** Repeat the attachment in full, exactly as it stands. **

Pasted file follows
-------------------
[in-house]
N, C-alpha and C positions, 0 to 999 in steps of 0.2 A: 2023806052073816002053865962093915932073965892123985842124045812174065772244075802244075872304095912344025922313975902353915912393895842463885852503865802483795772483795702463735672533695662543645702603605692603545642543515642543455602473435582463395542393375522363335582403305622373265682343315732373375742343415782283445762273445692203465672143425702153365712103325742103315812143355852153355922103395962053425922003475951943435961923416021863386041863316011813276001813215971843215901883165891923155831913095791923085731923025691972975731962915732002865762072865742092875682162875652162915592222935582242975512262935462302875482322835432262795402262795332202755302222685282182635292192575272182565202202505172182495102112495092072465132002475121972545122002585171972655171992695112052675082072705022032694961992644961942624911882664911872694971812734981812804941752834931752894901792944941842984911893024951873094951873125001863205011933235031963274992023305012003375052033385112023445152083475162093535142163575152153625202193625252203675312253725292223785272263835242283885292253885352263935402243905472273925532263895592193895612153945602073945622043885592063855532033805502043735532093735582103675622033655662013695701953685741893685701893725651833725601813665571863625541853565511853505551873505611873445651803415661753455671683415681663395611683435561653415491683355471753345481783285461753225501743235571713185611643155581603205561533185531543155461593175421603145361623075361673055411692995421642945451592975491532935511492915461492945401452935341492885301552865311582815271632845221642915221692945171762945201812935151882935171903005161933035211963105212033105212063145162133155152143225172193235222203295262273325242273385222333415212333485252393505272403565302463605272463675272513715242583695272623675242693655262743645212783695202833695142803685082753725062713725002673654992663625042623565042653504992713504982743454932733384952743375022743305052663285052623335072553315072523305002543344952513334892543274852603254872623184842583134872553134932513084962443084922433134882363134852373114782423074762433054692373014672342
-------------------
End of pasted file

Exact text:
[in-house]
N, C-alpha and C positions, 0 to 999 in steps of 0.2 A: 2023806052073816002053865962093915932073965892123985842124045812174065772244075802244075872304095912344025922313975902353915912393895842463885852503865802483795772483795702463735672533695662543645702603605692603545642543515642543455602473435582463395542393375522363335582403305622373265682343315732373375742343415782283445762273445692203465672143425702153365712103325742103315812143355852153355922103395962053425922003475951943435961923416021863386041863316011813276001813215971843215901883165891923155831913095791923085731923025691972975731962915732002865762072865742092875682162875652162915592222935582242975512262935462302875482322835432262795402262795332202755302222685282182635292192575272182565202202505172182495102112495092072465132002475121972545122002585171972655171992695112052675082072705022032694961992644961942624911882664911872694971812734981812804941752834931752894901792944941842984911893024951873094951873125001863205011933235031963274992023305012003375052033385112023445152083475162093535142163575152153625202193625252203675312253725292223785272263835242283885292253885352263935402243905472273925532263895592193895612153945602073945622043885592063855532033805502043735532093735582103675622033655662013695701953685741893685701893725651833725601813665571863625541853565511853505551873505611873445651803415661753455671683415681663395611683435561653415491683355471753345481783285461753225501743235571713185611643155581603205561533185531543155461593175421603145361623075361673055411692995421642945451592975491532935511492915461492945401452935341492885301552865311582815271632845221642915221692945171762945201812935151882935171903005161933035211963105212033105212063145162133155152143225172193235222203295262273325242273385222333415212333485252393505272403565302463605272463675272513715242583695272623675242693655262743645212783695202833695142803685082753725062713725002673654992663625042623565042653504992713504982743454932733384952743375022743305052663285052623335072553315072523305002543344952513334892543274852603254872623184842583134872553134932513084962443084922433134882363134852373114782423074762433054692373014672342